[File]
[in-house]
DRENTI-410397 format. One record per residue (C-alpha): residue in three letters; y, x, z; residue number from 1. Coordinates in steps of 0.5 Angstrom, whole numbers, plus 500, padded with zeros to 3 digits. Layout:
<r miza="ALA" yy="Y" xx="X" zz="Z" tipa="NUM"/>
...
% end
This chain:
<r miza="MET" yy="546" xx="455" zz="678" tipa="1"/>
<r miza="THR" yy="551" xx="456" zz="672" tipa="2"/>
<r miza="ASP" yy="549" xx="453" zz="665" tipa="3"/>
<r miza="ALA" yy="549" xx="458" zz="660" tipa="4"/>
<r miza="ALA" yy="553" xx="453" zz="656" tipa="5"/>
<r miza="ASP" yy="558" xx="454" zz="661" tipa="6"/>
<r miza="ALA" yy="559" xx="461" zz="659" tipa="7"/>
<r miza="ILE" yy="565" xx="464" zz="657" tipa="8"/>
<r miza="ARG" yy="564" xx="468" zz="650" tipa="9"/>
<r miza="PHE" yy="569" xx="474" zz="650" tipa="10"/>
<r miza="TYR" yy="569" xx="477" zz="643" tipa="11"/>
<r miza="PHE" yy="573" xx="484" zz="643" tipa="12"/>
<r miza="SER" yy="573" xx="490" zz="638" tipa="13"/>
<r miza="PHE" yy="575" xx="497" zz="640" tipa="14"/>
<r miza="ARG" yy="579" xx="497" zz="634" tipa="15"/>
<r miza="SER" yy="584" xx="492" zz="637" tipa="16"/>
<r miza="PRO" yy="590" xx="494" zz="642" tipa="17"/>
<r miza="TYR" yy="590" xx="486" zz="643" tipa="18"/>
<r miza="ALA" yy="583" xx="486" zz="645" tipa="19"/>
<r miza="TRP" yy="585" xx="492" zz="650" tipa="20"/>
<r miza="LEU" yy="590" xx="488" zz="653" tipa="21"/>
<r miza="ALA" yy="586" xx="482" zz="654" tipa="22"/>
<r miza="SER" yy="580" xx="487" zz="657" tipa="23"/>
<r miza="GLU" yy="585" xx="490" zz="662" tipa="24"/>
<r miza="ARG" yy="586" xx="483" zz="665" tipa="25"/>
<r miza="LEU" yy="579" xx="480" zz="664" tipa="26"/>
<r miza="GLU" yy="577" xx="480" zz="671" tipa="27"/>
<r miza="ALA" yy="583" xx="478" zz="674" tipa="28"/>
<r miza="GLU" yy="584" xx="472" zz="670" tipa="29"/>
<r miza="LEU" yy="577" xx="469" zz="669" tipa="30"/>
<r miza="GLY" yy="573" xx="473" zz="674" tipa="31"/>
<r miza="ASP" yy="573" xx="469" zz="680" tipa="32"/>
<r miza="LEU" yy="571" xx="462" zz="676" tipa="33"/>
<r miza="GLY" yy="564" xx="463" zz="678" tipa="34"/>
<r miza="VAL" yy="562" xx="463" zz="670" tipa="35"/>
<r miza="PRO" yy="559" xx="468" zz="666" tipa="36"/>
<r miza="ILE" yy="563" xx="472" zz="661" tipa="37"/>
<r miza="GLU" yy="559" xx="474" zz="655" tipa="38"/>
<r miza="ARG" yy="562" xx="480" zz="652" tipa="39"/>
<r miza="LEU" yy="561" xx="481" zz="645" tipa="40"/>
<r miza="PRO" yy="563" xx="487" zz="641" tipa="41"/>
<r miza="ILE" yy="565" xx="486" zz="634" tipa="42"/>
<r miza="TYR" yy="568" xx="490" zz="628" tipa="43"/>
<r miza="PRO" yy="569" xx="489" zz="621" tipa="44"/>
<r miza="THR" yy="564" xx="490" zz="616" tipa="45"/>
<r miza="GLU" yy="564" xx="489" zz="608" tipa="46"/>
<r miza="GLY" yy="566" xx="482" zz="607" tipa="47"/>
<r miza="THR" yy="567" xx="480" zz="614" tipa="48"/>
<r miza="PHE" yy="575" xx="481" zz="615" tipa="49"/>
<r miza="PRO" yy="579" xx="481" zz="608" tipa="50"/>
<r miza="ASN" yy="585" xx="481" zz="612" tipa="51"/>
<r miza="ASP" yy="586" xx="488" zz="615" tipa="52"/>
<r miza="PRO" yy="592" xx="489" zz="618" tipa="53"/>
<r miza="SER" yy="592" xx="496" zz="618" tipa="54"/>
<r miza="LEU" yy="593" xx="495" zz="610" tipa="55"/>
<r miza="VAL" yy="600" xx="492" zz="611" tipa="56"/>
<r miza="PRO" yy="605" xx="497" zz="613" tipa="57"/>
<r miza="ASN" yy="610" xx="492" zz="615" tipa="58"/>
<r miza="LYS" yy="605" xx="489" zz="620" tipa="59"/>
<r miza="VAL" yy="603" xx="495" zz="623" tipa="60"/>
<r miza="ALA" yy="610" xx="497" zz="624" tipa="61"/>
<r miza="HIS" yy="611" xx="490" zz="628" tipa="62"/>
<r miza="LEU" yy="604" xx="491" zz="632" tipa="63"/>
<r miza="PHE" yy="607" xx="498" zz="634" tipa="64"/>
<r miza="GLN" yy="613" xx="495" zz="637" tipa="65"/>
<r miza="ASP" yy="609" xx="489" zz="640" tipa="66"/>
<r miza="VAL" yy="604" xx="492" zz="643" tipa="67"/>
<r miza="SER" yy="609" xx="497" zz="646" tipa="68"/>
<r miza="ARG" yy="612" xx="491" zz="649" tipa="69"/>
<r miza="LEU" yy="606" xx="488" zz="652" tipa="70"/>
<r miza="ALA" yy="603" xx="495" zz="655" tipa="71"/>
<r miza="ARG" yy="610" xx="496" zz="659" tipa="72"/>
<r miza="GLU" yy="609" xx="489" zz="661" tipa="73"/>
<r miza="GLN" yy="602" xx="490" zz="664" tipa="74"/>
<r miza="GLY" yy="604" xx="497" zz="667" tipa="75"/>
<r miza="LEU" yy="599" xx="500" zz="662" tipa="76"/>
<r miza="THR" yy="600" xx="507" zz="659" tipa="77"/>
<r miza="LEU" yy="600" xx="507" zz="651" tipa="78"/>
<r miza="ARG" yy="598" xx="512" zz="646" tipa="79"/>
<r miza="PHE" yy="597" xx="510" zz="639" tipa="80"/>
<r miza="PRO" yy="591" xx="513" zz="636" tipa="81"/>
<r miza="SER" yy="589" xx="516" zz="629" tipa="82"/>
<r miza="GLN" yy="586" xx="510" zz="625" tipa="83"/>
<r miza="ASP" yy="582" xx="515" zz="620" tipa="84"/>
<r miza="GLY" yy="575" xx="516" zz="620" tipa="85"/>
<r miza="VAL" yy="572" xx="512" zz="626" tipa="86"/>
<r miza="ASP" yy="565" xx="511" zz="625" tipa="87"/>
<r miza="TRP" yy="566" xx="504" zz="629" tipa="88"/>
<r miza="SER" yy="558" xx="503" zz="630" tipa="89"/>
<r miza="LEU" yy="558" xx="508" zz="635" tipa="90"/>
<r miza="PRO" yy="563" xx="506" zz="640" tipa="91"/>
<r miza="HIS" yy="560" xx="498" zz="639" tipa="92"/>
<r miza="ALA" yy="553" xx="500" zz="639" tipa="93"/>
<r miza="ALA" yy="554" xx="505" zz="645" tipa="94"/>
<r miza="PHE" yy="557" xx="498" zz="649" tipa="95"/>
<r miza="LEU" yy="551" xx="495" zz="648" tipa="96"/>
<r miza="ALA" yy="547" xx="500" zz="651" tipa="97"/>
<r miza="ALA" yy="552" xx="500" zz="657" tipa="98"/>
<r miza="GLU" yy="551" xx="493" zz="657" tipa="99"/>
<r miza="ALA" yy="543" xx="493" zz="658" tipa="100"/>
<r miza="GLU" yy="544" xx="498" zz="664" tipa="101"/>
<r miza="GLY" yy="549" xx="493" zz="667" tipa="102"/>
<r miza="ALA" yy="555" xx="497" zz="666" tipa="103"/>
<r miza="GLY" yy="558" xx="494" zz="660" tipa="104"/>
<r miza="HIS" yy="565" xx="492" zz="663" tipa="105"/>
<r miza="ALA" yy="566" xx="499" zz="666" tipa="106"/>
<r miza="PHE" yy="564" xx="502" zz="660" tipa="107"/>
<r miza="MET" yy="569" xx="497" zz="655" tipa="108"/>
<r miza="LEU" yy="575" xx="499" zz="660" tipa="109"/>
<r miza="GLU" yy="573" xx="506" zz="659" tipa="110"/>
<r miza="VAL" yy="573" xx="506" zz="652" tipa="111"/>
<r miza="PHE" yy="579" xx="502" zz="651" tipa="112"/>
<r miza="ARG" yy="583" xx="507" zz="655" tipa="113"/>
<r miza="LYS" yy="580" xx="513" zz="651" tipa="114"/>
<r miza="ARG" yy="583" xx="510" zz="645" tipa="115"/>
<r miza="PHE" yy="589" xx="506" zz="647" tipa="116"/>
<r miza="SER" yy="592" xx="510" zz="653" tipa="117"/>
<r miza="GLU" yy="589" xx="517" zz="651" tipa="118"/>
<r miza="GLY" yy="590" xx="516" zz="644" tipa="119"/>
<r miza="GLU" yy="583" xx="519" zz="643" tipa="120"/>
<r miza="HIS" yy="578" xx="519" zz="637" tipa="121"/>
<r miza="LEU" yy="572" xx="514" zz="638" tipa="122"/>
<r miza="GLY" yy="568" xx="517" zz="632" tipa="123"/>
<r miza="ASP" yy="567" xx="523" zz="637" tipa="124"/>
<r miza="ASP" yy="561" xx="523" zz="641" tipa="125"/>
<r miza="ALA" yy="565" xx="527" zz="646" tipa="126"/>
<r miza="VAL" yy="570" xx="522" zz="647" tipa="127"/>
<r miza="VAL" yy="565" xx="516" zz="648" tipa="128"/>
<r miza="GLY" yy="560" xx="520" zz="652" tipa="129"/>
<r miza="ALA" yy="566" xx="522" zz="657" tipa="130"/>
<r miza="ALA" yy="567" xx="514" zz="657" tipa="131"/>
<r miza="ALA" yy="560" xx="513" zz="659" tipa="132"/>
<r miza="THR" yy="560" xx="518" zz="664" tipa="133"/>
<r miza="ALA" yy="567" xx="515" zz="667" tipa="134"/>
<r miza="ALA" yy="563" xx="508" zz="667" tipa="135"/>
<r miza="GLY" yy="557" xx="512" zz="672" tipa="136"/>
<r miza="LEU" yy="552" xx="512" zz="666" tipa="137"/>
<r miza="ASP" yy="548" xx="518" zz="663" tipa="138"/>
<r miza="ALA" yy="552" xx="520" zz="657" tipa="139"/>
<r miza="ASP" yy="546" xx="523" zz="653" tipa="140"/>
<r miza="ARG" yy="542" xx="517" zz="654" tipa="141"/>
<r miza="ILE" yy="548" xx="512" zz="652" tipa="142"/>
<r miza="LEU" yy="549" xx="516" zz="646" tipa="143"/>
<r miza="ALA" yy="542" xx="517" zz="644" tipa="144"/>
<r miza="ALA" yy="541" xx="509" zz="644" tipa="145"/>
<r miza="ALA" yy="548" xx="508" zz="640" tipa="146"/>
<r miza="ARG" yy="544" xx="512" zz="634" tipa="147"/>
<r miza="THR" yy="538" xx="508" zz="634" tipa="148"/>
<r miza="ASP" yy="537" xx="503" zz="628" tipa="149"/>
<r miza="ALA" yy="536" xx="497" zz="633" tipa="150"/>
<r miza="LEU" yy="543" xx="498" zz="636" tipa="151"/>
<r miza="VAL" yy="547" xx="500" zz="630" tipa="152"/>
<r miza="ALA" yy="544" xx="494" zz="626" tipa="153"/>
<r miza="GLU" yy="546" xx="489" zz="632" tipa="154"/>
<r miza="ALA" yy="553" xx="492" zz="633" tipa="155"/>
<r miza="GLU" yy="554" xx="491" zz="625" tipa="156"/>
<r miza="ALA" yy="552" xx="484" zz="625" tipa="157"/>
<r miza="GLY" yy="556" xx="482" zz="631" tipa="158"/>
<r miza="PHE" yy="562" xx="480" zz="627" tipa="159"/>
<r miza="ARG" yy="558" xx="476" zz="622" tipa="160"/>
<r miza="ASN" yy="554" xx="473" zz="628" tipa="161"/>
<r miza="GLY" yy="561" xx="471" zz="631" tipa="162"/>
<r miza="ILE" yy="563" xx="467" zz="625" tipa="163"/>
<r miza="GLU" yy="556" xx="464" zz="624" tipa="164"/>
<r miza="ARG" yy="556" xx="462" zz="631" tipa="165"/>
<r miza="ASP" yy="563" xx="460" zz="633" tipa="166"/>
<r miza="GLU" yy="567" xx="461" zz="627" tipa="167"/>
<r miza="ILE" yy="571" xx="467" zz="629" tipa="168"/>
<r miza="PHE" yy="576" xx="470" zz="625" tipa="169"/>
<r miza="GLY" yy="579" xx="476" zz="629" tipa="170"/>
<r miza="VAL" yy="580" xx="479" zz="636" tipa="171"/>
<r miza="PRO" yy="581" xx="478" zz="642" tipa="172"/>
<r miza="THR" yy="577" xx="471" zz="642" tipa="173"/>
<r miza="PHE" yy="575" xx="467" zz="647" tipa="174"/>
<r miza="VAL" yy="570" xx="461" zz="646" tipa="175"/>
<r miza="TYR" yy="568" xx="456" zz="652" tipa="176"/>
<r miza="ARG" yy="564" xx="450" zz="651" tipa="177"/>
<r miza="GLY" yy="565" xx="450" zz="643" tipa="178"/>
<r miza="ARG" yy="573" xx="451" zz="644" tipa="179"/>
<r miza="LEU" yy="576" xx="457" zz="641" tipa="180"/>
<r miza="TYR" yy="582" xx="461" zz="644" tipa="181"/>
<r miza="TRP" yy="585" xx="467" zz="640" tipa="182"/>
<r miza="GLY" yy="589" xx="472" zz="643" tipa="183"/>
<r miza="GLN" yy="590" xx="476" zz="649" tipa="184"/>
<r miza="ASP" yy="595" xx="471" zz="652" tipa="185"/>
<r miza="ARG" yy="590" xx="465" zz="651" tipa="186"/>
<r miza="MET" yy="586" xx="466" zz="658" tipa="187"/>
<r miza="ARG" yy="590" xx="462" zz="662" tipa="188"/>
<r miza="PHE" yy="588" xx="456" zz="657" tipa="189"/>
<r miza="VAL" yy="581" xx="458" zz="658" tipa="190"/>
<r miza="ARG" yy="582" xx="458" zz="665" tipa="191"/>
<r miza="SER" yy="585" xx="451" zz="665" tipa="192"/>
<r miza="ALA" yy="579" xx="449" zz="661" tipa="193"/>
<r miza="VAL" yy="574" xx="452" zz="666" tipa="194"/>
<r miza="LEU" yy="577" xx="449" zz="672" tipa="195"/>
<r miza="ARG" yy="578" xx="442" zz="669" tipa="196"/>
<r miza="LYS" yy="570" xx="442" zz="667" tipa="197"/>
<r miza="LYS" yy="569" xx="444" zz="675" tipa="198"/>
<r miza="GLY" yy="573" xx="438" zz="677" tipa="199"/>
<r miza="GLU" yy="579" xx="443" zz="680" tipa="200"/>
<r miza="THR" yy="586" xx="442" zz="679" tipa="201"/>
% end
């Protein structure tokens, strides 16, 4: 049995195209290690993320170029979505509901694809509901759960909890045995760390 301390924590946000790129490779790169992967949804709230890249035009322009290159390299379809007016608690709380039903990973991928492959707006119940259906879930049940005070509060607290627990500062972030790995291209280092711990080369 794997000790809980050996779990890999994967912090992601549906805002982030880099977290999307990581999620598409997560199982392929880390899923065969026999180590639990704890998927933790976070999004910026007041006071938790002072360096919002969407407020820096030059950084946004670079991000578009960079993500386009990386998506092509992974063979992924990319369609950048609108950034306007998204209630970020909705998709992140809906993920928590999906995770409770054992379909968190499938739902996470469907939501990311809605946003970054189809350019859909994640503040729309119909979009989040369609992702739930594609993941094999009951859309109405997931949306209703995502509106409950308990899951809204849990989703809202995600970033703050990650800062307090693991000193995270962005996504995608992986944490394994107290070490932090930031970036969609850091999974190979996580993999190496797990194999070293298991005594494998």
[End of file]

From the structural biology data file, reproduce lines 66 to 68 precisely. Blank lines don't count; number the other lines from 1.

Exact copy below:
<r miza="VAL" yy="603" xx="495" zz="623" tipa="60"/>
<r miza="ALA" yy="610" xx="497" zz="624" tipa="61"/>
<r miza="HIS" yy="611" xx="490" zz="628" tipa="62"/>